Ce site n'est pas supporté par votre navigateur actuel.
Veuillez utiliser un des navigateurs si dessous.
Last September took place the 2016 EBA Conference (European Biogas Association) in Ghent, Belgium. Over 200 delegates mostly from Europe, with some North American participants, gathered to talk about the next revolution of gas that is biomethane.
Between politicians and industry experts, the dialogues were open. The biomethane market, though growing by 30% annually in Europe, is likely to be hampered without a clear and visionary policy to allow project developers to ensure their investment through a stable market for biomethane.
Mrs. Marie Donnelly, Director Energy at the European Commission, was one of the main guest speakers. She presented key industry issues: high investment costs, the low maturity of certain markets, administrative barriers, problems of interconnection between services, inputs problems, etc. All these issues are now being targeted by the European Commission to catalyze the industry.
The measures that are being or will be introduced affect the regulation of purchase costs, the support for energy (FIT), the reduction of the administrative burden and the revision of the sustainable development policy of the European Union.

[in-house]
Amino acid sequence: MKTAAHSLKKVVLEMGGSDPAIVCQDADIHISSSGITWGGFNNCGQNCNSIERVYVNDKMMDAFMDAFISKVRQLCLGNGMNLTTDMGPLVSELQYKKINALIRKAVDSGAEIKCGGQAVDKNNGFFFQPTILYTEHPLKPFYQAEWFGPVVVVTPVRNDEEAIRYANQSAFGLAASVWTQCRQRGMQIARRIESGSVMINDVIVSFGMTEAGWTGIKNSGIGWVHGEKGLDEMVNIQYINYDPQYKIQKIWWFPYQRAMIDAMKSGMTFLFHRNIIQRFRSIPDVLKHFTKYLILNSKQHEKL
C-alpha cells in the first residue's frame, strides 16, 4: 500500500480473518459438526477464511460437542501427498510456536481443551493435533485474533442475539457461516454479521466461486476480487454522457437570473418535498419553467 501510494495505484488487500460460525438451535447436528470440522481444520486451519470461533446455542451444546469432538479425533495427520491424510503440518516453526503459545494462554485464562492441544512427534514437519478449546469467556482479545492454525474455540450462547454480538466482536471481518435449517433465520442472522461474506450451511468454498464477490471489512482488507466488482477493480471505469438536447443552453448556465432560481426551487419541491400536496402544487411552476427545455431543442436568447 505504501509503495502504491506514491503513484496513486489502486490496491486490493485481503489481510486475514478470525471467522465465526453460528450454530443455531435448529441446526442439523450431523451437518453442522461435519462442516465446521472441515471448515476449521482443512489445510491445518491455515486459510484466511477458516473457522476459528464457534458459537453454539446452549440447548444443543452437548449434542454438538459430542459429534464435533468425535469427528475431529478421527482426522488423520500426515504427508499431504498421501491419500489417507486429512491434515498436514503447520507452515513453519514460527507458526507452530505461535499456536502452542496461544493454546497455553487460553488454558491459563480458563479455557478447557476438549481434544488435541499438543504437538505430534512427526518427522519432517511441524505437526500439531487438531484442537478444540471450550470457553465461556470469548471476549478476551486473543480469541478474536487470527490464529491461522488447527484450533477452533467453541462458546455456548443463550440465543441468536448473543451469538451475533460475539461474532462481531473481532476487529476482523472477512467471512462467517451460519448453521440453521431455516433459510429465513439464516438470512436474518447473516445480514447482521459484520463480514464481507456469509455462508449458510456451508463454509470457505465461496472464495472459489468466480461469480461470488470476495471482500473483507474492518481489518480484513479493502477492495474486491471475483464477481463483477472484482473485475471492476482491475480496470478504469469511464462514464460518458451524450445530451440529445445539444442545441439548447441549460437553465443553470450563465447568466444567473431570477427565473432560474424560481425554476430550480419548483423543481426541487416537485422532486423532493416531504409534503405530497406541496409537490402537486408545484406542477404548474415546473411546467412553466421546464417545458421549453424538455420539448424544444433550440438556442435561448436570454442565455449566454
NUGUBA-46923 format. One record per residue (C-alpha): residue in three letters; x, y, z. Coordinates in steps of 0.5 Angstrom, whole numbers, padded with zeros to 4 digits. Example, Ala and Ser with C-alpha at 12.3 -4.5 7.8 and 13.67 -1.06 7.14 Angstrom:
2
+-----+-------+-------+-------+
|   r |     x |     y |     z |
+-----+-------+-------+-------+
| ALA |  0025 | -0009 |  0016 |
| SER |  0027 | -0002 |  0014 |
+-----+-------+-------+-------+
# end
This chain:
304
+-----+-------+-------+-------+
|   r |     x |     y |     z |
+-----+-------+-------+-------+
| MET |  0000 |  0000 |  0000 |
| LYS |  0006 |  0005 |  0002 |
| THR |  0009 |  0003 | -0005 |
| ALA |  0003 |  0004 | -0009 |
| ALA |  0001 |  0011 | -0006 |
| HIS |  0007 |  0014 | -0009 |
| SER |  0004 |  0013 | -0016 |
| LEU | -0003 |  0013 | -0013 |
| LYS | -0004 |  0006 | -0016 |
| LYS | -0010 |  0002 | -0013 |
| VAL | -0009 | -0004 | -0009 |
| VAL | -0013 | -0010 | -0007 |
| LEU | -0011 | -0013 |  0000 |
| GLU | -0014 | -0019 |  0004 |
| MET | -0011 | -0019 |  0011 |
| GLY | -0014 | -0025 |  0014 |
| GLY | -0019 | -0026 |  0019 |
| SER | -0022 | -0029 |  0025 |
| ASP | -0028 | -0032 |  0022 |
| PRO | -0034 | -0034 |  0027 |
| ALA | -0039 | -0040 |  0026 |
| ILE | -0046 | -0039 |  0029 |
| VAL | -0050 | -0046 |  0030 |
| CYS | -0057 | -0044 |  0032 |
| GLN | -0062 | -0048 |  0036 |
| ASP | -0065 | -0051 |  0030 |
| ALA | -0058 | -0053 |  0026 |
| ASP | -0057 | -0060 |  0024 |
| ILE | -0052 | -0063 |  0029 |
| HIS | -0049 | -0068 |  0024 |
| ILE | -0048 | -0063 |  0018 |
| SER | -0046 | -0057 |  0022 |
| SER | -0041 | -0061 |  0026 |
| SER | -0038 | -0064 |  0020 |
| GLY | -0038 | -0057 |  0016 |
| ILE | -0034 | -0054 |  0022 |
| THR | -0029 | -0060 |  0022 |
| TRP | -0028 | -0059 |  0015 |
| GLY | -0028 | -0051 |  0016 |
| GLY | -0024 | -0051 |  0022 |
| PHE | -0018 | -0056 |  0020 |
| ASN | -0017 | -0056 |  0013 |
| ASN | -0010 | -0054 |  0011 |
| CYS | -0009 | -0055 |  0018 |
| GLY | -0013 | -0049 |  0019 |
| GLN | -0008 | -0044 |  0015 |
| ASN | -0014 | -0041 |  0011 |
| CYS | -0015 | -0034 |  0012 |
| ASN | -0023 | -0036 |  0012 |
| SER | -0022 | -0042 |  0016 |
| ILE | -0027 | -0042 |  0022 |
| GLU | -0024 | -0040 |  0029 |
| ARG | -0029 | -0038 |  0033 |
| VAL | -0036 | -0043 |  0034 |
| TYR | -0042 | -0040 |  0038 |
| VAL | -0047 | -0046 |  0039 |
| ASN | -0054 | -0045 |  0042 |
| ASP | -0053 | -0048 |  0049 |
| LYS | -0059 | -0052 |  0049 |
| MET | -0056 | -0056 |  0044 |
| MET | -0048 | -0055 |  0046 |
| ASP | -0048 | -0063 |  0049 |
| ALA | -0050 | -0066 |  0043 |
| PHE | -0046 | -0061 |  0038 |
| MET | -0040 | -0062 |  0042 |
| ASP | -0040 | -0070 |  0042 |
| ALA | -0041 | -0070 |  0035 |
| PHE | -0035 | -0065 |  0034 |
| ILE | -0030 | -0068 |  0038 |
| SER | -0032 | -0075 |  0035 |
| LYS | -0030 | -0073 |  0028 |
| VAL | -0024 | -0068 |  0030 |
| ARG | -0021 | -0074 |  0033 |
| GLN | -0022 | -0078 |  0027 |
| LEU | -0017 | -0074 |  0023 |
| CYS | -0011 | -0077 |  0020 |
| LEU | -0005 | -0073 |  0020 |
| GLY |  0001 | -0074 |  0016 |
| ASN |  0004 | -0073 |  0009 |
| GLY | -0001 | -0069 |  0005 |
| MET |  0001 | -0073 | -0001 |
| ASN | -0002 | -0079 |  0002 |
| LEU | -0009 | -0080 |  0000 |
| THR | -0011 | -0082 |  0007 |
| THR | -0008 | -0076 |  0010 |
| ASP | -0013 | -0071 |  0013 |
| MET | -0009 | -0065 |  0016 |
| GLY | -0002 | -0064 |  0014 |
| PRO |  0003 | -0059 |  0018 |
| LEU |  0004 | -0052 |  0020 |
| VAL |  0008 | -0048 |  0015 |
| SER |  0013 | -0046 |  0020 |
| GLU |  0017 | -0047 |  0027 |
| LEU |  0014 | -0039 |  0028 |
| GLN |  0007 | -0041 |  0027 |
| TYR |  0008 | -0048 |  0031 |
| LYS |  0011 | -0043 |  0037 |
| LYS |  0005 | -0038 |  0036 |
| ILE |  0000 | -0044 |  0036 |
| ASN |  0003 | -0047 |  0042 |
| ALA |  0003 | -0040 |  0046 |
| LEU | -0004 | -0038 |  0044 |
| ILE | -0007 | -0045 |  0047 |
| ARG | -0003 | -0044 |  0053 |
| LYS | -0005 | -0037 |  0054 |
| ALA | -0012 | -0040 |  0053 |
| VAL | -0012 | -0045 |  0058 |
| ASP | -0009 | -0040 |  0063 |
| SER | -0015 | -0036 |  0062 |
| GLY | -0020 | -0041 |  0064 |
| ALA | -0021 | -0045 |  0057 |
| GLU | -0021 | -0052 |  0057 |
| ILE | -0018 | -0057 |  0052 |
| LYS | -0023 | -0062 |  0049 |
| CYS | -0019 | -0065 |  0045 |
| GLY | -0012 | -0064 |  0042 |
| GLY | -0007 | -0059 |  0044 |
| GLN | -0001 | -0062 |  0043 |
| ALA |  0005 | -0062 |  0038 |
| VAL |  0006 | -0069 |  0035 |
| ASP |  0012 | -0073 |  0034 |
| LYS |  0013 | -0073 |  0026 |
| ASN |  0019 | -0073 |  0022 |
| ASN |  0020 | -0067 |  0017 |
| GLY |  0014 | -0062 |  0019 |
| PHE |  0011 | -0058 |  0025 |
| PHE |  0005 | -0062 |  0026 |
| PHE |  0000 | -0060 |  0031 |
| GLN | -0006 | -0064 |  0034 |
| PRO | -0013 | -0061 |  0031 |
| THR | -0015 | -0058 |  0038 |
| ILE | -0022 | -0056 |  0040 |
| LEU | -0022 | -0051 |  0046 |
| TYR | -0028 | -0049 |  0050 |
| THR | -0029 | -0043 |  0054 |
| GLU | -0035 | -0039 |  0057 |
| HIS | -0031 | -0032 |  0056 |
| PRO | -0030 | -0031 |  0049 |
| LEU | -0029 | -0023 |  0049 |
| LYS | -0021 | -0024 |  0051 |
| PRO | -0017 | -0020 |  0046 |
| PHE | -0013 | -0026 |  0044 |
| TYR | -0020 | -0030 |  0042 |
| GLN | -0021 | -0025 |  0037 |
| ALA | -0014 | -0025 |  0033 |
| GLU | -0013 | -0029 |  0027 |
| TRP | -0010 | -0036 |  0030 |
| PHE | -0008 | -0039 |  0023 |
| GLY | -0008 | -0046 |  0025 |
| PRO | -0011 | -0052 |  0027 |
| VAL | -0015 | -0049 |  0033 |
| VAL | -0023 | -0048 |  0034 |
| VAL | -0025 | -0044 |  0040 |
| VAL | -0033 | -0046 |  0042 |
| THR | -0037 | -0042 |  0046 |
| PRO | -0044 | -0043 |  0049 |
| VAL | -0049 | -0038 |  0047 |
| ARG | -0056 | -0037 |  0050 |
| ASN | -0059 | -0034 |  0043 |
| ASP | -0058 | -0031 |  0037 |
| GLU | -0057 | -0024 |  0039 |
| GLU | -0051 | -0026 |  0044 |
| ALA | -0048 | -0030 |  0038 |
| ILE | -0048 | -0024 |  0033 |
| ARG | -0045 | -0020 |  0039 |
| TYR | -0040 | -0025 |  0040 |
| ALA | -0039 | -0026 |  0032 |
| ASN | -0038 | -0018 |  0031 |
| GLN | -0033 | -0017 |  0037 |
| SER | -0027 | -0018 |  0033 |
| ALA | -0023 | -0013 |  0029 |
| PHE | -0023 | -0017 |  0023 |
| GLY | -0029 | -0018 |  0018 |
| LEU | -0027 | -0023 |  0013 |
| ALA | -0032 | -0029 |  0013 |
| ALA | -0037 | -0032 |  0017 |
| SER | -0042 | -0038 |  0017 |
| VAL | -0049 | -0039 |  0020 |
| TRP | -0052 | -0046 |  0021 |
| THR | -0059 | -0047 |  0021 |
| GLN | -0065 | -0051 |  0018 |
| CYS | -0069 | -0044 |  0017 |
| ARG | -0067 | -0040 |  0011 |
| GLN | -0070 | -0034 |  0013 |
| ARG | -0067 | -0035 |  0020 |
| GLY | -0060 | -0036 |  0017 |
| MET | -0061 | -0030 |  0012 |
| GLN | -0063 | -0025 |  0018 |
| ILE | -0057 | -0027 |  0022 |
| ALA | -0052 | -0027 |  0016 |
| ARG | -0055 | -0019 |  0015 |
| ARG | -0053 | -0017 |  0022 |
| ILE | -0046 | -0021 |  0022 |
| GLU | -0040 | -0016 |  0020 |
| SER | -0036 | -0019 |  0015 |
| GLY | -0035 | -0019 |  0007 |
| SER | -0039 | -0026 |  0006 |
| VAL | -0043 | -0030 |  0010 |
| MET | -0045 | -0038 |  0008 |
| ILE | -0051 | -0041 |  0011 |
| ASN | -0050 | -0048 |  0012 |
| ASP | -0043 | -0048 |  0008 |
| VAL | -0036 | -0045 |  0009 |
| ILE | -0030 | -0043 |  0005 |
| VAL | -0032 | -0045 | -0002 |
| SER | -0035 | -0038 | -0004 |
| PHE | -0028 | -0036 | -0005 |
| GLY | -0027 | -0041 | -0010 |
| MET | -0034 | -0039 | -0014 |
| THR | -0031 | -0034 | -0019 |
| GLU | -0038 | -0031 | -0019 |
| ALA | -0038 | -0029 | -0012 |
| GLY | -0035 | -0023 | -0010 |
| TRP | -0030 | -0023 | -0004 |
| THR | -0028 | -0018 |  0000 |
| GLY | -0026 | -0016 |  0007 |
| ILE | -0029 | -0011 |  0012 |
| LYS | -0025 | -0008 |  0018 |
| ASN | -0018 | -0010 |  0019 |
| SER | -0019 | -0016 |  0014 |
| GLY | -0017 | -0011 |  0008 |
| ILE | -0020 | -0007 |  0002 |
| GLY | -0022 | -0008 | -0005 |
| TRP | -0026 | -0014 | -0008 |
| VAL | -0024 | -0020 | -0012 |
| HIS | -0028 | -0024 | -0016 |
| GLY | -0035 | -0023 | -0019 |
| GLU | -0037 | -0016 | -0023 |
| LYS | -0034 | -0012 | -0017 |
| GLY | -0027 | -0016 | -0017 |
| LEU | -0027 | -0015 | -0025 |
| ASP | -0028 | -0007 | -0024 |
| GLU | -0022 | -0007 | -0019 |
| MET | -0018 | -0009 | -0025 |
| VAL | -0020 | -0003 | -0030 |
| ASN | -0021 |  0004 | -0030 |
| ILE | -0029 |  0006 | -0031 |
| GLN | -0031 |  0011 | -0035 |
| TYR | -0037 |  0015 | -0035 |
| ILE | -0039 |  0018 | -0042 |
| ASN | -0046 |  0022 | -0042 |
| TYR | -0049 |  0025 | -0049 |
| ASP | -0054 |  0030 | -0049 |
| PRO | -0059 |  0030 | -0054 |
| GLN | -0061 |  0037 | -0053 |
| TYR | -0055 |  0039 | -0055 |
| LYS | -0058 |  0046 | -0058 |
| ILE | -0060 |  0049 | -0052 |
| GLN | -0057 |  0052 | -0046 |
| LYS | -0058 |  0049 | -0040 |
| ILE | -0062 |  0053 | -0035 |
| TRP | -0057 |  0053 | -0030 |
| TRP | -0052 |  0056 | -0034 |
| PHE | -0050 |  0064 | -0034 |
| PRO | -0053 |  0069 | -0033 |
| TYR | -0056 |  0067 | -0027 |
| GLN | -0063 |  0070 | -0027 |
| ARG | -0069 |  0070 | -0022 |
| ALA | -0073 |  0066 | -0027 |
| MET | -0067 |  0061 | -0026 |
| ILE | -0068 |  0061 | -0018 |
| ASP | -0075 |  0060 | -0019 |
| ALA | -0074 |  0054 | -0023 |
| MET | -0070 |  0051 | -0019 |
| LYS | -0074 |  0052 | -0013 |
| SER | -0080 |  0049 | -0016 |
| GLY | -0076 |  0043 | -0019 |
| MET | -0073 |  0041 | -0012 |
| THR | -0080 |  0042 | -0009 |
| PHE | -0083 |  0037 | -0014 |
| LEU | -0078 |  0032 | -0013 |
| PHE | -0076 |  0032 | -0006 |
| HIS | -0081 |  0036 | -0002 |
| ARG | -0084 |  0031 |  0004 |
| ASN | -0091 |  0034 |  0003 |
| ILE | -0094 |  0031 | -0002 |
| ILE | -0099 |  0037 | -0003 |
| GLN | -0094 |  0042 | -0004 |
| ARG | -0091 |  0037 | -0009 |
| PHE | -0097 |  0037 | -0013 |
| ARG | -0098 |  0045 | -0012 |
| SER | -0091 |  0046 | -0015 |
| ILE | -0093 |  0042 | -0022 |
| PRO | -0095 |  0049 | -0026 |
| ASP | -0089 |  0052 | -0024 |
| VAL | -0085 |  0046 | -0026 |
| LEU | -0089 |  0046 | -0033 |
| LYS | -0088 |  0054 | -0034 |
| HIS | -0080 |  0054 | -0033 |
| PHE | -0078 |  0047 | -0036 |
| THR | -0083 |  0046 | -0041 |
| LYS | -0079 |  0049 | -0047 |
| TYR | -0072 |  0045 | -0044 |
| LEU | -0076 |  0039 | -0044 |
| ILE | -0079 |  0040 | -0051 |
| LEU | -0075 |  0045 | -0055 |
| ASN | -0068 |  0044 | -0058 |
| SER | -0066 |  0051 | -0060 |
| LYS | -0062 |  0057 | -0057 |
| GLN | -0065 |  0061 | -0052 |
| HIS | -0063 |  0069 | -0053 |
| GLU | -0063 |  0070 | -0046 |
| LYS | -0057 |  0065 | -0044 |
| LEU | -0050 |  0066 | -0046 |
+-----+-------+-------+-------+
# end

All politicians attending have agreed that the dialogue should be open not only with the industry to facilitate market development and contribute to the development of future policies, but also with the critics of that industry in order to respond to their fears.
While biogas is a renewable energy source with a high energy potential, it will not fill the entire energy demand of Europe. Other solutions are therefore envisaged.
For example, in the UK, the National Grid puts forward that by 2050, much of the energy demand will be met by BioSNG (synthetic natural gas produced by gasification of cellulosic materials) and by hydrogen (Concept of “Power-to-Gas”). Concerning hydrogen, it is first produced with the surplus of renewable electricity (photovoltaics, wind, hydro, etc.) before being stored in the natural gas network. In the UK it represents an energy storage capacity of 650 GWh.
Furthermore, the Eurogas association, which has 46 members working in the field of natural gas in Europe, offers a smart energy future where gas and electricity networks are interconnected to optimize supply and energy efficiency over the network.
Whether with a potential of more than 13 000 new biogas plants in the USA or a potential to double the current production of biogas in Europe by 2020, biomethane is part of the future of gas and is aligned with the concept of circular economy.
In the short term, countries like Poland are launching tenders for the construction of numerous biogas plants for electricity production, but we can soon expect such tenders to be oriented towards biomethane production.
The 4th edition of the EBA Conference will take place in January 2018 and aims to reach more participants with a growing market in Europe and worldwide. By then, EBA and its members continue to invest in improving the biomethane and biogas markets for a sustainable energy future.
Source : EBA Conference